Publication Date: 07/09/2023 ISBN: 9781784878627 Category:

The Gilda Stories

Jewelle Gomez, Alexis Pauline Gumbs

Publisher: Vintage Publishing
Publication Date: 07/09/2023 ISBN: 9781784878627 Category:


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‘A groundbreaking work of Afrofuturism before the term was even coined’ Guardian

‘A lush, exciting, inspiring read’ Sarah Waters

In this radically reimagined vampire myth, the night hides many things…

Louisiana, 1850. A young girl escapes slavery and is taken in by two mysterious women. Rumoured to be witches, the pair travel only at night, dress in men’s clothing and seem to know others’ innermost thoughts. But the girl sees the promise of true freedom in their dark glittering eyes: the promise to ‘share the blood’ and live forever. They name her Gilda.

Over the next two hundred years, Gilda moves through unseen spaces: through antebellum brothels, gold-rush bars, Black women’s suffrage groups, hair salons and jazz clubs, searching for a way to exist in the world. Her body, powerful against the passage of time, will know both beauty and horror through the women she desires and the blood she craves. But can Gilda truly outrun the darkness of history and face a future where the lives of everyone she loves are at stake?

Publisher Review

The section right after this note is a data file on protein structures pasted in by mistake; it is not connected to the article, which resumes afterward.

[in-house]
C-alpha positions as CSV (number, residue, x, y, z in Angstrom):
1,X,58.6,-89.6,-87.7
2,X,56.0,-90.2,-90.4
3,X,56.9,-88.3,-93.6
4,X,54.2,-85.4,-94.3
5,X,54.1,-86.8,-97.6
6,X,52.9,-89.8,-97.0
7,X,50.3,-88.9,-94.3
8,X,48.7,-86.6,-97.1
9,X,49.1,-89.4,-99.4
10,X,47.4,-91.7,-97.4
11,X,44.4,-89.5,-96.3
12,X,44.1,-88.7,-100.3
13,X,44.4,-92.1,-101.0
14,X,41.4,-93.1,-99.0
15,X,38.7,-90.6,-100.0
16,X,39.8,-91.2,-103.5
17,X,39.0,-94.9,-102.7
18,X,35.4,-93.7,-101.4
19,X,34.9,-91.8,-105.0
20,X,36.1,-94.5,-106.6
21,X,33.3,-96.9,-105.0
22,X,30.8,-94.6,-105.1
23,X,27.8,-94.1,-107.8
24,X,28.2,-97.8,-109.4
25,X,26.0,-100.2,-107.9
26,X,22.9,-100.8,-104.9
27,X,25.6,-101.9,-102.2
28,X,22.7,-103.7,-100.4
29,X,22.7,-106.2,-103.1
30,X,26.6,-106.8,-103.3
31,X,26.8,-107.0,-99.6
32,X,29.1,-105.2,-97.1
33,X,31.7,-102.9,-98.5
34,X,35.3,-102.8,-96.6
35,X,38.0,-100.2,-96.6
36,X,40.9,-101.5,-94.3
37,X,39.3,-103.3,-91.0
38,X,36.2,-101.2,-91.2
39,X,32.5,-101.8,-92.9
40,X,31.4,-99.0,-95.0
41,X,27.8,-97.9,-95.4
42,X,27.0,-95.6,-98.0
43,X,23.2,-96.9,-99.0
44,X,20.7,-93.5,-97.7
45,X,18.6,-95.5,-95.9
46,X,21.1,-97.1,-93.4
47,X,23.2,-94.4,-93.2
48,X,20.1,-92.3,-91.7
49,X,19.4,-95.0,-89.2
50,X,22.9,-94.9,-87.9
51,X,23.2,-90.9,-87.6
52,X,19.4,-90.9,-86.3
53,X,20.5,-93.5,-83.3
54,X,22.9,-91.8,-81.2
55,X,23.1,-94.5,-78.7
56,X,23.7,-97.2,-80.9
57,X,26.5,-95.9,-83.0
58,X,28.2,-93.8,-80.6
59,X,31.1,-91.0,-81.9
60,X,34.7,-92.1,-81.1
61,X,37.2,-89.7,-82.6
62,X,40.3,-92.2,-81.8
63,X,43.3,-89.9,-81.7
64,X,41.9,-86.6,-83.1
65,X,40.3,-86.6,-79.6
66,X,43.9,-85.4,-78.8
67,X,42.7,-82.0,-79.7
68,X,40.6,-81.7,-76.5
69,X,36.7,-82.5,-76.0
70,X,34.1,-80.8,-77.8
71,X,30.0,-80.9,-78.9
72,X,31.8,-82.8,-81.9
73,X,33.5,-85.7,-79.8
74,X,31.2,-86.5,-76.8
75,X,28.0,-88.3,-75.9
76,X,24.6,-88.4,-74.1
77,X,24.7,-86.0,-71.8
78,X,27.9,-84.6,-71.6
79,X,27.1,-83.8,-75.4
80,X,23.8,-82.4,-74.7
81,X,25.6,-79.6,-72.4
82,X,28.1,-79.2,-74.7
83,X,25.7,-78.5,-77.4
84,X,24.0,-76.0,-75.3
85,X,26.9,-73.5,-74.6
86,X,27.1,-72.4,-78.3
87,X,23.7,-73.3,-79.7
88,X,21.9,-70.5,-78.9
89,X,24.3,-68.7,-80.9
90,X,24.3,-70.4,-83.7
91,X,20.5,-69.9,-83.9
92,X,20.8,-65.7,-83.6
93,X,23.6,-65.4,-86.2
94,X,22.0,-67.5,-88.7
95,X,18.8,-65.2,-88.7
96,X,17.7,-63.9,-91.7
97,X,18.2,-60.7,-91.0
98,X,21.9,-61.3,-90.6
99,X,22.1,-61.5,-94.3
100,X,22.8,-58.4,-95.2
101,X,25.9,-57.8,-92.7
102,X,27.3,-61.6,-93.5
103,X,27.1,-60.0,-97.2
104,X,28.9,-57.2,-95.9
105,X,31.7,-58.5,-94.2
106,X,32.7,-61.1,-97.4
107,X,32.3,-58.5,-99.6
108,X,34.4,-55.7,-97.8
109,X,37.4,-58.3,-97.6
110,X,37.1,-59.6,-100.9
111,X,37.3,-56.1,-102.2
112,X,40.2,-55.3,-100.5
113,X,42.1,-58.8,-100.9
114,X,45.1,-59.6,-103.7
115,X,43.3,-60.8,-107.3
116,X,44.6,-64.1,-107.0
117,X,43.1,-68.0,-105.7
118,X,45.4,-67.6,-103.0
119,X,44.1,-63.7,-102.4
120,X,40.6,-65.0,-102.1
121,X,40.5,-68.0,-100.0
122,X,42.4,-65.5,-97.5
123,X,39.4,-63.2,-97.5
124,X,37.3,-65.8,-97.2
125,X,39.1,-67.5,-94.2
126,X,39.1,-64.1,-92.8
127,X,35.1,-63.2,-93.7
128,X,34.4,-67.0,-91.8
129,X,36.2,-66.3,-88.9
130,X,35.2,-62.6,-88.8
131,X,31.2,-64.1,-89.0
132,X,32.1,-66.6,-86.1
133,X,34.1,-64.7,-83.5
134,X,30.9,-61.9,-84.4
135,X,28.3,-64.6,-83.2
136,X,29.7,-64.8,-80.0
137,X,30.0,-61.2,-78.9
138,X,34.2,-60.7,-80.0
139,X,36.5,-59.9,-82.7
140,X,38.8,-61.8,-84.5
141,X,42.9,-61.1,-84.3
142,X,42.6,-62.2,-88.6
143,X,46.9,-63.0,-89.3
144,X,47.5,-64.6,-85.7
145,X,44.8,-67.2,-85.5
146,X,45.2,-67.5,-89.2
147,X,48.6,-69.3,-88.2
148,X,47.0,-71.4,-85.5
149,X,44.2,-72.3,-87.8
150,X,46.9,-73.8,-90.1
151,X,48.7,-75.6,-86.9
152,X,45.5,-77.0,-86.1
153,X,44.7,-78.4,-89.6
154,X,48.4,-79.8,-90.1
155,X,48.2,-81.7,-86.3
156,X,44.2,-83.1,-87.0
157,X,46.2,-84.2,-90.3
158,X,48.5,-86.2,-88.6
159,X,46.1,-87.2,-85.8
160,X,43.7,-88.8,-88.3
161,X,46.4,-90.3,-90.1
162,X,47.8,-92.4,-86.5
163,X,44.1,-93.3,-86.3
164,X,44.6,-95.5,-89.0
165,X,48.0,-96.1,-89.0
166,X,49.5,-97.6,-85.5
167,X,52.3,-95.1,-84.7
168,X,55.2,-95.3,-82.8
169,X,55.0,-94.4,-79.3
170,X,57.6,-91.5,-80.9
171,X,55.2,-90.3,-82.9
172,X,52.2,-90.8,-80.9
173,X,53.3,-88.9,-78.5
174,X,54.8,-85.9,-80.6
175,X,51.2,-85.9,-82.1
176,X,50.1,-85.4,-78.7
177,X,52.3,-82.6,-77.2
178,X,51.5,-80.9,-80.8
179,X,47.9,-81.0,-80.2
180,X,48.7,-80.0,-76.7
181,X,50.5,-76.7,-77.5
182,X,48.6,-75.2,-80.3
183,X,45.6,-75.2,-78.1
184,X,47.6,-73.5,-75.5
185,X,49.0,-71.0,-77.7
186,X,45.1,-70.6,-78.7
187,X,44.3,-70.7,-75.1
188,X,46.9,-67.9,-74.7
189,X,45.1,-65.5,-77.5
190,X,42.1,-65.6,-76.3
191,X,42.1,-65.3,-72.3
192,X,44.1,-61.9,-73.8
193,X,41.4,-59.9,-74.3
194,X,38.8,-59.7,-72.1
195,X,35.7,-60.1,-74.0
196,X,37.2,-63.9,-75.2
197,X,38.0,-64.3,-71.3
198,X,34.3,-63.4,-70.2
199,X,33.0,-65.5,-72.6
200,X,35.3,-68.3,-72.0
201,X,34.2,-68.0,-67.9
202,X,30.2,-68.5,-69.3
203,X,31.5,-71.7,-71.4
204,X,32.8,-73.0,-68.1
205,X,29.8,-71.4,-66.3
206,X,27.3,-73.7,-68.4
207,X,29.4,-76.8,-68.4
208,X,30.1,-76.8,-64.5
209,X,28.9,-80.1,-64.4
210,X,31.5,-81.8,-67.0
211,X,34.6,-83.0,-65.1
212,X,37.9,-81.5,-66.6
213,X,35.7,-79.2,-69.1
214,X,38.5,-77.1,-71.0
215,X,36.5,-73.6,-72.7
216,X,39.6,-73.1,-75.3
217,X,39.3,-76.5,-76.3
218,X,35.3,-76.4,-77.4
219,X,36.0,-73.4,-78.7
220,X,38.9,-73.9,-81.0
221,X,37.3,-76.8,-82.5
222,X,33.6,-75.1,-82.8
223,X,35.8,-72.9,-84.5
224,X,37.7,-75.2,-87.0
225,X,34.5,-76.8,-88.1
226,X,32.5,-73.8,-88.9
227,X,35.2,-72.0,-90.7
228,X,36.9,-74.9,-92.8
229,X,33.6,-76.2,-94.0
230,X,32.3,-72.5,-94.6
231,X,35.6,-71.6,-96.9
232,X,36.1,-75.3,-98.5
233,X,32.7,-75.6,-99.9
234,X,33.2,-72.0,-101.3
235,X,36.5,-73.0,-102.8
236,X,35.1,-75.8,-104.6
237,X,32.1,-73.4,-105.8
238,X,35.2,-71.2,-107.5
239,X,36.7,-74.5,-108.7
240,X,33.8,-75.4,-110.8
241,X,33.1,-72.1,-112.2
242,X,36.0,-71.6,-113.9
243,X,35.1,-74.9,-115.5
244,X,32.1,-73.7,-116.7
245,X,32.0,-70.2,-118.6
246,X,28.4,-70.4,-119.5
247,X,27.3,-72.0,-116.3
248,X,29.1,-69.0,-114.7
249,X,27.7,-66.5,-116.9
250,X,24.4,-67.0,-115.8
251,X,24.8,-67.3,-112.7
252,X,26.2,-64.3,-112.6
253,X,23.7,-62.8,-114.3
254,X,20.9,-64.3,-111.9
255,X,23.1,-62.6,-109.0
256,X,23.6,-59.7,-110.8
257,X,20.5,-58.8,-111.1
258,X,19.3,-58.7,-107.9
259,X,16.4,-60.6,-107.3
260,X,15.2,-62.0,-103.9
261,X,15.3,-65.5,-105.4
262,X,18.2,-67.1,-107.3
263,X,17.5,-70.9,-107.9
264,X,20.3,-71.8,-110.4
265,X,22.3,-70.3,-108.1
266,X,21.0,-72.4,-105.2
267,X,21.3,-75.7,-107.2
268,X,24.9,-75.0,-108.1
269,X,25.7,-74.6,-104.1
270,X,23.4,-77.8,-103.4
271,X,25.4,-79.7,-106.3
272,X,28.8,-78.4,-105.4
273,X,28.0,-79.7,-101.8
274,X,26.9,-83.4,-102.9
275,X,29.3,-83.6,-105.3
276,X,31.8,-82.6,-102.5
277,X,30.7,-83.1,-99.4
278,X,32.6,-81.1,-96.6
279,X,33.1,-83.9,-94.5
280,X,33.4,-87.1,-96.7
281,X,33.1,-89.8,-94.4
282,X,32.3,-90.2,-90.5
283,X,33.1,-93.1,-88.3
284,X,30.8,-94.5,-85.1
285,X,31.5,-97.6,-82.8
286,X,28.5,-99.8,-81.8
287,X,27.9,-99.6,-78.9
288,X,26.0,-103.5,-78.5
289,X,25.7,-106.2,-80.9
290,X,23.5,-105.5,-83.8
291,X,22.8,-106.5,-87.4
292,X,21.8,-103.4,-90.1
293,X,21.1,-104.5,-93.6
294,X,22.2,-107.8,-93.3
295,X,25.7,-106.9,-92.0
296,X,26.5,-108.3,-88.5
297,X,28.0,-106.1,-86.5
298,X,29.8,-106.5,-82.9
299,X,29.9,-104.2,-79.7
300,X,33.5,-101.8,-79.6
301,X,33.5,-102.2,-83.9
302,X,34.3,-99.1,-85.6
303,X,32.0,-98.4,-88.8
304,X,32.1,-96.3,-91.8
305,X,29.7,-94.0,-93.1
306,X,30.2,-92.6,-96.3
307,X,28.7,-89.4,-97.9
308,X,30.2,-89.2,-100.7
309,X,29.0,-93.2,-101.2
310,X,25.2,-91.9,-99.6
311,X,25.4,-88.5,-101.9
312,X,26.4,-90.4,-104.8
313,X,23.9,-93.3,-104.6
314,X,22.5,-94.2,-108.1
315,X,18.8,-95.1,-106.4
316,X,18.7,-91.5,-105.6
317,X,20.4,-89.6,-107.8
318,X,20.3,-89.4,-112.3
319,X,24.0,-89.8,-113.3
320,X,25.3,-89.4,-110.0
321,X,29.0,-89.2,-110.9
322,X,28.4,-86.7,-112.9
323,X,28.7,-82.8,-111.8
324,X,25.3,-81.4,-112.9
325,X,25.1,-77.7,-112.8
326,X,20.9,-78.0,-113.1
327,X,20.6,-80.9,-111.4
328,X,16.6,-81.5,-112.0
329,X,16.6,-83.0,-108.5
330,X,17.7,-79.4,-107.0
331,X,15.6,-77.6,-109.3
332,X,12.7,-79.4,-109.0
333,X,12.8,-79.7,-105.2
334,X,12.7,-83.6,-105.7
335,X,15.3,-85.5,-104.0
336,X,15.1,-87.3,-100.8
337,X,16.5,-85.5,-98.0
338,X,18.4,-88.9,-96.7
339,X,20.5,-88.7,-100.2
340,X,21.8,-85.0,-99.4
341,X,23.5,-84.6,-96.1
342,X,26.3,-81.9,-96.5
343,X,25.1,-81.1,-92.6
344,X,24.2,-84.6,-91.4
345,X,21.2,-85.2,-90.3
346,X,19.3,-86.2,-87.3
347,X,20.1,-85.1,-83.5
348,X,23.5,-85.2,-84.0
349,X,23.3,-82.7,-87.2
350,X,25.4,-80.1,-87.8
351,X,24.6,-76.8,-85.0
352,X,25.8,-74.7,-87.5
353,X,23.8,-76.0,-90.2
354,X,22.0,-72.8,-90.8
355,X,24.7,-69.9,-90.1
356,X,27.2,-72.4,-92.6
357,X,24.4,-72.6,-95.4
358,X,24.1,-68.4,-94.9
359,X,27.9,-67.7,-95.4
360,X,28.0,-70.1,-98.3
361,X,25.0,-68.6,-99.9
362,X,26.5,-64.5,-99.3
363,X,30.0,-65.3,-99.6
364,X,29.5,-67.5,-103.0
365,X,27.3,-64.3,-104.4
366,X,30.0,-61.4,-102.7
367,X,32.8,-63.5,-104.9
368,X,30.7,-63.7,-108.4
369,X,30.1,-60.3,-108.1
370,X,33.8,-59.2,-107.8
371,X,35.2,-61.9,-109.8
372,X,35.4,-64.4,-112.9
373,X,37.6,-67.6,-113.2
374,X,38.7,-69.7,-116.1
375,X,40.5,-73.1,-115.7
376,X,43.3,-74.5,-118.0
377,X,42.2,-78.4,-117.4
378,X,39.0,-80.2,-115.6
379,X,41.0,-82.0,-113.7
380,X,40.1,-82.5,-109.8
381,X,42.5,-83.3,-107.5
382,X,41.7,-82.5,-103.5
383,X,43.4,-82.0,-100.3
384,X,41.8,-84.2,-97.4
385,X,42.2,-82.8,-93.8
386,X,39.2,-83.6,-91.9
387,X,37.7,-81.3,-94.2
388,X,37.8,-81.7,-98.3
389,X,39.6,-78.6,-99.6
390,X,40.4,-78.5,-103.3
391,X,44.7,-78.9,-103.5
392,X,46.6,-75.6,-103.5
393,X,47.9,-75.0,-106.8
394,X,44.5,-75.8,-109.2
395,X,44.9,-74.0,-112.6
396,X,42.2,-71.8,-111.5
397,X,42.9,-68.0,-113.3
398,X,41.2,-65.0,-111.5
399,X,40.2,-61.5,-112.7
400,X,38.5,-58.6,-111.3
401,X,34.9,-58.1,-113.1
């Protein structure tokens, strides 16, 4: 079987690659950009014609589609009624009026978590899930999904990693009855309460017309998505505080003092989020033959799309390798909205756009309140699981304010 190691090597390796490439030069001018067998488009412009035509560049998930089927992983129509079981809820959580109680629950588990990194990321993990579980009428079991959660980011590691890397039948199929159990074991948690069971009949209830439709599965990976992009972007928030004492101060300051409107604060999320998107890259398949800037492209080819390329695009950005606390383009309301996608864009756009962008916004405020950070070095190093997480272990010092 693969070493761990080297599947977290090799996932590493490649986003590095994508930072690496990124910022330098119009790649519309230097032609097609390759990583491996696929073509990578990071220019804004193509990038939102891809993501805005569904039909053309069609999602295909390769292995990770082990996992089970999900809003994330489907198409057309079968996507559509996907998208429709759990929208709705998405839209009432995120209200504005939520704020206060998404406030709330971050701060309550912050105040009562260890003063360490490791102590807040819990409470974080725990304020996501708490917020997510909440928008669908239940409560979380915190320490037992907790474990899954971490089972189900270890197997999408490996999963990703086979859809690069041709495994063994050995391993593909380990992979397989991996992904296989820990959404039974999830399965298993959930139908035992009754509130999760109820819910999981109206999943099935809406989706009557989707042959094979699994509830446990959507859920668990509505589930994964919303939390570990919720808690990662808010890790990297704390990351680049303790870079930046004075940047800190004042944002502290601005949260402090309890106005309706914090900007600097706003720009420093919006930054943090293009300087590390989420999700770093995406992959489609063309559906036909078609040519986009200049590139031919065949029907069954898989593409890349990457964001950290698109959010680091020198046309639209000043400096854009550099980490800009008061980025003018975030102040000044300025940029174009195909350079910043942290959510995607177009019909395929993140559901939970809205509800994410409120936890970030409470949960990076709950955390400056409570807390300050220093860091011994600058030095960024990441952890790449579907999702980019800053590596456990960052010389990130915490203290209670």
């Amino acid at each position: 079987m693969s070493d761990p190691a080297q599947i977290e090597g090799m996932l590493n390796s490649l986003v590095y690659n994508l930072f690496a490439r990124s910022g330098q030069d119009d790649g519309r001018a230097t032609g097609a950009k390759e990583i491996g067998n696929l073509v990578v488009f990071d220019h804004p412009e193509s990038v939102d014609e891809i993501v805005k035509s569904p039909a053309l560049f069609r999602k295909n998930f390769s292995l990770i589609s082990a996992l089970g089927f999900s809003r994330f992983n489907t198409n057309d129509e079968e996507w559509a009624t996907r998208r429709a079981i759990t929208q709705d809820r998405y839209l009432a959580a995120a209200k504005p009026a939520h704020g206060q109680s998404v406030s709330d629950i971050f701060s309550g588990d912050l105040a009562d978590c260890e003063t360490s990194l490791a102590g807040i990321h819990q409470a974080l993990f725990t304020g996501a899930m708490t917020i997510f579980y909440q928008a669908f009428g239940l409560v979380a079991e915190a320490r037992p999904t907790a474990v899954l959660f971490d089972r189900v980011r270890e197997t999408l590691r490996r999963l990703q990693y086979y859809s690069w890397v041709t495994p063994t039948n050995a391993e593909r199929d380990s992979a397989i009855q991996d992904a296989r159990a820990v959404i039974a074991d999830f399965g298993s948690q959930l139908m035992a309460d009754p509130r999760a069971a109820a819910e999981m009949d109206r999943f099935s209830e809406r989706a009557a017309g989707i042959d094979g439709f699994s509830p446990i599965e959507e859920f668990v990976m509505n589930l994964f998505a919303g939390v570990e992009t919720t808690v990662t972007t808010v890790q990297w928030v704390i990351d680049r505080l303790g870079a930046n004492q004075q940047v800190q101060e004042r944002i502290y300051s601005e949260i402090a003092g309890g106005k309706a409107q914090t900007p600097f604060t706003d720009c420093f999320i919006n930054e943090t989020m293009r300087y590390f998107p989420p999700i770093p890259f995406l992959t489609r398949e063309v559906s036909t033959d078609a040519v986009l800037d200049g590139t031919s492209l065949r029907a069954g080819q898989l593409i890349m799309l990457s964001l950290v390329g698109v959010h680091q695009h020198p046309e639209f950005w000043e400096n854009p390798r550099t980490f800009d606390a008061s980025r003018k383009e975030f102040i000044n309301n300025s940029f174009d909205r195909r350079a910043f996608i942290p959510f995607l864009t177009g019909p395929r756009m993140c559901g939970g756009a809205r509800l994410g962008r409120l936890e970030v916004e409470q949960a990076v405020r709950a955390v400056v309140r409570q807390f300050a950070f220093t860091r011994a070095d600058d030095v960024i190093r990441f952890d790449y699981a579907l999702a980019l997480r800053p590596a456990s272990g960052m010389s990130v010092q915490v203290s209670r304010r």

The Gilda Stories was ahead of its time when it was first published in 1991... Gomez's characters are rooted in historical reality yet lift seductively out of it, to trouble traditional models of family, identity, and literary genre and imagine for us bold new patterns. A lush, exciting, inspiring read -- Sarah Waters Fire for the conscience and food for the soul... Jewelle Gomez's 1991 novel, The Gilda Stories, helped shape the emergence of Afro- and Indigenous futurisms -- Jay Bernard, author of Surge The Gilda Stories is groundbreaking not just for the wild lives it portrays, but for how it portrays them - communally, unapologetically, roaming fiercely over space and time -- Emma Donoghue, author of Room 'How Long 'Til Black Future Month', asks NK Jemisin in the title of her recent short story collection. The brilliant Octavia Butler provided many profound answers, and keeping her company was Jewelle Gomez. Her diamantine novel The Gilda Stories traces Black lesbian community from the antebellum South to technodystopian 2050, via Gilda, who escapes slavery and becomes a vampire. Meeting other queer Black, Indigenous and Latinx 'sisters in the life', Gilda develops both her compelling ethics and her swoonsome butch style, determined to survive racism, sexism, homophobia and climate crisis by loving others * Dazed & Confused * This revolutionary classic by a pioneer in black speculative fiction will delight and inspire generations to come -- Tananarive Due Jewelle's big-hearted novel pulls old rhythms out of the earth, the beauty shops and living rooms of black lesbian herstory, expressed by the dazzling vampire Gilda. Her resilience is a testament to black queer women's love, power, and creativity. Brilliant! -- Joan Steinau Lester Uses the vampire story as a vehicle for a re-telling of American history in which the disenfranchised finally get their say. Her take on queerness, community, and the vampire legend is as radical and relevant as ever -- Michael Nava I still feel a connection to Gilda: her tenacity, her desire for community, her insistence on living among humanity with all its flaws and danger. The Gilda Stories are both classic and timely. Gilda emphasizes the import of tenets at the crux of black feminism while her stories ring with the urgency of problems that desperately need to be resolved in our current moment -- Theri A. Pickens, author of Black Madness Its focus on a black lesbian who possesses considerable agency througout the centuries, and its commentary on gender and race, remain significant and powerful * Publishers Weekly * Gilda's body knows silk, telepathy, lavender, longing, timeless love, and so much blood. With sensory, action-packed prose and a poet's eye for beauty, Jewelle Gomez gives us an empathy transfusion. This all-American novel of the undead is a life-affirming read -- Lenelle Moise, author of Haiti Glass

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